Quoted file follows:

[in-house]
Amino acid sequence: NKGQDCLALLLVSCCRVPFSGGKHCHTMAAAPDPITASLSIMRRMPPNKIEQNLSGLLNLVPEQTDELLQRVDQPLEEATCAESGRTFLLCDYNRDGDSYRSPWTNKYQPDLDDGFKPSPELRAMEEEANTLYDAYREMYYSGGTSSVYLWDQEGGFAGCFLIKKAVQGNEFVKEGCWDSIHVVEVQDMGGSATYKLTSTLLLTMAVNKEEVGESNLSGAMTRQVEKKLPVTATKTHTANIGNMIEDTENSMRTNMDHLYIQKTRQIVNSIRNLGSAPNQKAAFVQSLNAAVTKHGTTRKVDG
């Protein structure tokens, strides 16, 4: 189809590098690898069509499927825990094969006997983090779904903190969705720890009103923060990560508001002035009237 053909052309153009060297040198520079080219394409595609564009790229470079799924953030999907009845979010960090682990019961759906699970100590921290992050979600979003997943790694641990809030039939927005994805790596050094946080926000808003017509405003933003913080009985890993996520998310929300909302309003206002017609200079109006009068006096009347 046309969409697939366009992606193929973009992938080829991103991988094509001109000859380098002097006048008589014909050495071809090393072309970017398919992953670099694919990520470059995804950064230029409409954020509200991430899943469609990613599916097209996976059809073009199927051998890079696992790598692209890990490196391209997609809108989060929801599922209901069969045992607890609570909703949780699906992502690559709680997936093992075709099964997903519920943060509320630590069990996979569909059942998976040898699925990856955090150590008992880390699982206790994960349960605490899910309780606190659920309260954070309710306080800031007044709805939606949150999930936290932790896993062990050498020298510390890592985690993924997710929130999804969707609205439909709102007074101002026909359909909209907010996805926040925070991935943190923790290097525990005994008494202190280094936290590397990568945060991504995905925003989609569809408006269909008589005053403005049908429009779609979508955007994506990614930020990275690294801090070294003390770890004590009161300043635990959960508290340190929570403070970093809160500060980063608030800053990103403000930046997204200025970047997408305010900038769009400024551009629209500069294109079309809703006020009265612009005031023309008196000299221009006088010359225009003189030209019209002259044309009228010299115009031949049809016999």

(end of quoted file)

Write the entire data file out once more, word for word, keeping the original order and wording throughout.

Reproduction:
[in-house]
Amino acid sequence: NKGQDCLALLLVSCCRVPFSGGKHCHTMAAAPDPITASLSIMRRMPPNKIEQNLSGLLNLVPEQTDELLQRVDQPLEEATCAESGRTFLLCDYNRDGDSYRSPWTNKYQPDLDDGFKPSPELRAMEEEANTLYDAYREMYYSGGTSSVYLWDQEGGFAGCFLIKKAVQGNEFVKEGCWDSIHVVEVQDMGGSATYKLTSTLLLTMAVNKEEVGESNLSGAMTRQVEKKLPVTATKTHTANIGNMIEDTENSMRTNMDHLYIQKTRQIVNSIRNLGSAPNQKAAFVQSLNAAVTKHGTTRKVDG
């Protein structure tokens, strides 16, 4: 189809590098690898069509499927825990094969006997983090779904903190969705720890009103923060990560508001002035009237 053909052309153009060297040198520079080219394409595609564009790229470079799924953030999907009845979010960090682990019961759906699970100590921290992050979600979003997943790694641990809030039939927005994805790596050094946080926000808003017509405003933003913080009985890993996520998310929300909302309003206002017609200079109006009068006096009347 046309969409697939366009992606193929973009992938080829991103991988094509001109000859380098002097006048008589014909050495071809090393072309970017398919992953670099694919990520470059995804950064230029409409954020509200991430899943469609990613599916097209996976059809073009199927051998890079696992790598692209890990490196391209997609809108989060929801599922209901069969045992607890609570909703949780699906992502690559709680997936093992075709099964997903519920943060509320630590069990996979569909059942998976040898699925990856955090150590008992880390699982206790994960349960605490899910309780606190659920309260954070309710306080800031007044709805939606949150999930936290932790896993062990050498020298510390890592985690993924997710929130999804969707609205439909709102007074101002026909359909909209907010996805926040925070991935943190923790290097525990005994008494202190280094936290590397990568945060991504995905925003989609569809408006269909008589005053403005049908429009779609979508955007994506990614930020990275690294801090070294003390770890004590009161300043635990959960508290340190929570403070970093809160500060980063608030800053990103403000930046997204200025970047997408305010900038769009400024551009629209500069294109079309809703006020009265612009005031023309008196000299221009006088010359225009003189030209019209002259044309009228010299115009031949049809016999």